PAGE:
Pasig City Mayor Vico Sotto on Monday warned the public of fake social media accounts using his name to fool people into thinking they are supposed recipients of cash money and an Apple iPhone.
The 31-year-old mayor shared a picture of the supposed online impostor and prize scam through the Stories feature of his official Facebook page and wrote, “Ingat po sa mga fake page at fake news!”
The Facebook account uses the name of “B0ss Vicco Sotto” which had a message to the recipient that reads:
“Hey (recipient)! CONGRATULATIONS you earned $300,000 cash and iphone please share my posts in 5-15 groups”
The account is no longer available on the social networking site as of Tuesday evening.
Sotto actively communicates to his constituents through his official social media accounts, apart from his city’s public information page.
His sole Facebook page, “Vico Sotto,” has a blue check-mark to indicate that it is verified.
It also bears a note to the public that says: “This is my only Facebook page. Hindi sa akin ang ibang mga page na “Vico Sotto”.
His Twitter account under the handle @VicoSotto is also verified with a blue badge, indicating that it is official.
Sotto likewise has an Instagram account under the handle @vicosotto. Similar to other platforms, his account has a blue-colored verified badge as well.
This is not the first time the young city chief has been the victim of fake accounts using his name and identity.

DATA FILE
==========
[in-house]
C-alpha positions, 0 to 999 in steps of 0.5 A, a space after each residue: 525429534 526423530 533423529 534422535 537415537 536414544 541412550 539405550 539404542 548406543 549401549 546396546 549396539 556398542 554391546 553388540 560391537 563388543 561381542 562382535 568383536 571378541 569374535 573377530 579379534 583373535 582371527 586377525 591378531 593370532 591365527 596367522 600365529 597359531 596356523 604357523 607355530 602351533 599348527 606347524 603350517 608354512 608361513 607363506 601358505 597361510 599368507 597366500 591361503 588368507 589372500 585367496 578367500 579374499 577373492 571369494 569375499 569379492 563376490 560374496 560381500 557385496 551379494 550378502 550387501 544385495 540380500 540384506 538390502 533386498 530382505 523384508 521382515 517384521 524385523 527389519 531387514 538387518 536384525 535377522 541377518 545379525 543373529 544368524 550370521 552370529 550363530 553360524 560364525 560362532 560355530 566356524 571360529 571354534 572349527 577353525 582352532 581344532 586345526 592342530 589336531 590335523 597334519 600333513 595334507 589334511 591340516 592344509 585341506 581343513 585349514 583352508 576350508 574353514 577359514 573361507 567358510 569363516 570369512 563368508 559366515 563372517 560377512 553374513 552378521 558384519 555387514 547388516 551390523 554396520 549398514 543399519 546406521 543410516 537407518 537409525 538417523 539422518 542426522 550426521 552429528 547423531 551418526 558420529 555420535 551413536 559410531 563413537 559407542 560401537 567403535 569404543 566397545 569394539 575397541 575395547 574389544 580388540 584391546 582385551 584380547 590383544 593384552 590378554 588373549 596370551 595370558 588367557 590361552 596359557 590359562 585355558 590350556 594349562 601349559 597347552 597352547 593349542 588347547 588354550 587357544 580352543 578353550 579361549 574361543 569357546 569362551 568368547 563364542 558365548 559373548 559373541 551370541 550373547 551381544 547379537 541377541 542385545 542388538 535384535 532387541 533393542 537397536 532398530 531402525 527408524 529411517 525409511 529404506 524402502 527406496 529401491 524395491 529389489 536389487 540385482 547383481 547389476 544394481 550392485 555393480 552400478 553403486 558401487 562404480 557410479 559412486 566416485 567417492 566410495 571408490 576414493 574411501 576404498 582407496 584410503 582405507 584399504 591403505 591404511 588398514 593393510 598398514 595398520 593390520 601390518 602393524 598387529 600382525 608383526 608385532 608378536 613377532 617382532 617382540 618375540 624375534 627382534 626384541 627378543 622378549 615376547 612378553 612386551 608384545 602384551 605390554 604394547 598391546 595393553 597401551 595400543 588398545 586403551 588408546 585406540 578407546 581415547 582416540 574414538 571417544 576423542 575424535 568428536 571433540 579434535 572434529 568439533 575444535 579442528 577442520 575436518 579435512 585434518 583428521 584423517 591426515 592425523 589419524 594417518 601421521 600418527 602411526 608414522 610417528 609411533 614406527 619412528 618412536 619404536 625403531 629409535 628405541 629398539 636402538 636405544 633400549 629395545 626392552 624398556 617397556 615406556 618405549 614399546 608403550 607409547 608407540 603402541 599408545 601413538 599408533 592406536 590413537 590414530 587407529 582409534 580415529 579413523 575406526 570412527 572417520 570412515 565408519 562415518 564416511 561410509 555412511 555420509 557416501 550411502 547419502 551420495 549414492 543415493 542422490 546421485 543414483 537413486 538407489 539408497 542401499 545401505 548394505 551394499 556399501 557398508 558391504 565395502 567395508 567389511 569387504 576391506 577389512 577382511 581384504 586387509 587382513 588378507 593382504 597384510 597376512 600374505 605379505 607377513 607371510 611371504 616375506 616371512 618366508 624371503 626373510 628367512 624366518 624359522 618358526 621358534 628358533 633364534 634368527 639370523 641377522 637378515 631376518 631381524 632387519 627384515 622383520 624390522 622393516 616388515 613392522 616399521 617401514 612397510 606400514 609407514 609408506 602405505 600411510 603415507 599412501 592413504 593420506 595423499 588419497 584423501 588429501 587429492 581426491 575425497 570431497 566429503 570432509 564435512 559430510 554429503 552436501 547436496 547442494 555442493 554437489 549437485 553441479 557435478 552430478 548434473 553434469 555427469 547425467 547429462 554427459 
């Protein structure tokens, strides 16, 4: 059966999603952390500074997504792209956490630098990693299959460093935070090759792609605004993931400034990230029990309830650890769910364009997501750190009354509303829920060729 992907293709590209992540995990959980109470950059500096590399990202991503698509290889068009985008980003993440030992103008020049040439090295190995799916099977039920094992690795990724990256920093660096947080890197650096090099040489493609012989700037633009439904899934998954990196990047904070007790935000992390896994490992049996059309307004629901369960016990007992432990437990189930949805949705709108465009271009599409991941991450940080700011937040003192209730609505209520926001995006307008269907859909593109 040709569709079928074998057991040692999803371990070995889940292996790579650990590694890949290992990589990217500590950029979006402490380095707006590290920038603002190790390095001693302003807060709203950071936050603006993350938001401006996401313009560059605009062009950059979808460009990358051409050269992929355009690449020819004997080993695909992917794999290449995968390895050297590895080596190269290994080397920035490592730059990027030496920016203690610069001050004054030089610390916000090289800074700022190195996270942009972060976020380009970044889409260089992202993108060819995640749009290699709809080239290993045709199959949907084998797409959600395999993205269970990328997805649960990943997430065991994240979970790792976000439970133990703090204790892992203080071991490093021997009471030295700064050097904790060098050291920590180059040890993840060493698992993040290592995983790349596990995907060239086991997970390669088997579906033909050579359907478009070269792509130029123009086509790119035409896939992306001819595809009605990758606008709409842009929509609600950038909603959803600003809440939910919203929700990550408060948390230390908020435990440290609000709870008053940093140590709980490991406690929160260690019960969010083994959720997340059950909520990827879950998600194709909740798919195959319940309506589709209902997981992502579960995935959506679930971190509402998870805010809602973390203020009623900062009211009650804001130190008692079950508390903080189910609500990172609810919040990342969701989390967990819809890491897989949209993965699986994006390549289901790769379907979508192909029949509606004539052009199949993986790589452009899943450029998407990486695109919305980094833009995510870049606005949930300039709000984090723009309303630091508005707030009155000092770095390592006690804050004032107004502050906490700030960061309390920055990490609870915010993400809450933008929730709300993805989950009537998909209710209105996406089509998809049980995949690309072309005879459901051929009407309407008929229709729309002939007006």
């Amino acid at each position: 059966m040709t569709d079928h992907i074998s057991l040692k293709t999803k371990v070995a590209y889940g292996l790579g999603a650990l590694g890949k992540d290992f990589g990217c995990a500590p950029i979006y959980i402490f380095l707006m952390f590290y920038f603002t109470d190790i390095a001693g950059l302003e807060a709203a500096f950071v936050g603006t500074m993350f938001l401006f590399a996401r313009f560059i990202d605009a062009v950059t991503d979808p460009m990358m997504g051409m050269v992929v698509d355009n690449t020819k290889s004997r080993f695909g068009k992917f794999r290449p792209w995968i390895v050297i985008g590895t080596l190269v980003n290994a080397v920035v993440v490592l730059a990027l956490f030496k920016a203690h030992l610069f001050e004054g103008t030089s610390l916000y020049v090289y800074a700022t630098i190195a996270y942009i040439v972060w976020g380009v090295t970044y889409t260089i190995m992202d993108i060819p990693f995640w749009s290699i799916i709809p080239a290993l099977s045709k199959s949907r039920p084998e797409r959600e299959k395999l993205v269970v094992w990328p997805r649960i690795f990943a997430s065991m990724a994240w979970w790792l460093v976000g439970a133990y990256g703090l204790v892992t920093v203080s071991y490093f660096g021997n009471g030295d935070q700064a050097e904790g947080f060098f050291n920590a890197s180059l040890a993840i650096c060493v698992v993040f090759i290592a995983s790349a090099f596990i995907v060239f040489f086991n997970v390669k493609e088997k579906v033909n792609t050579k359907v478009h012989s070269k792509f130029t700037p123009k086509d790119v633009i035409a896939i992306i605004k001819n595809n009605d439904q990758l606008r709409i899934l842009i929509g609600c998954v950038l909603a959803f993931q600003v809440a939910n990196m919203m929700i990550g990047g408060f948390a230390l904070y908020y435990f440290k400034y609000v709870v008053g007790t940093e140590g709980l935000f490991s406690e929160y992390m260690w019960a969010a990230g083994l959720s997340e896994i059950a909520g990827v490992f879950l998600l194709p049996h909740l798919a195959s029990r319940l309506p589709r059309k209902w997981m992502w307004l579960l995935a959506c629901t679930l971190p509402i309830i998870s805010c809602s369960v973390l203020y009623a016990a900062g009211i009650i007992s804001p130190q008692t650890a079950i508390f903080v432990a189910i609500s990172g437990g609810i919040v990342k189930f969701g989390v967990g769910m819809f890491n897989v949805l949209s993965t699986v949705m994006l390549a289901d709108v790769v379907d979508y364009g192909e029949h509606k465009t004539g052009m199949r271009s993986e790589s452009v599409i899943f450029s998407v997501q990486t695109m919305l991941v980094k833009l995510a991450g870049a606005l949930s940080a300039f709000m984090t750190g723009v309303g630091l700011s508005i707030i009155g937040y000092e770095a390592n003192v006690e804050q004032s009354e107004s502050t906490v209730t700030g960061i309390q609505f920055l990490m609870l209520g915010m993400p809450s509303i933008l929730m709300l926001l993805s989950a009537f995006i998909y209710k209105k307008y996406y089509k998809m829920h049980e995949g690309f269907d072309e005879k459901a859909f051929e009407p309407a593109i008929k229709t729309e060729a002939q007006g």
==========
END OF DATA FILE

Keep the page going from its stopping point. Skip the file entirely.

Last March, he also asked the public’s help to report several fake Twitter accounts and reminded them to always follow verified profiles and pages, especially in times of a public health crisis.
“Don’t forget that there are a lot of fake accounts, fake quotes, fake anything-you-can-think-of… Hassle to deal (with) this on top of a health crisis.. ‘di siguro maiwasan sa panahon ngayon lalo na’t maraming bored,” Sotto tweeted before.
Creating fake Facebook accounts to impersonate someone else is punishable, according to Justice Undersecretary Markk Perete.
“As we all know, computer-related identity theft is a crime, which is defined and punished by (Republic Act No.) 10175, or the Cybercrime Prevention Act,” he said, as quoted by a news website.
The law defines “computer-identity theft” as “the intentional acquisition, use, misuse, transfer, possession, alteration or deletion of identifying information belonging to another, whether natural or juridical, without right.”
Perpetrators could be imprisoned for six to 12 years, Perete added.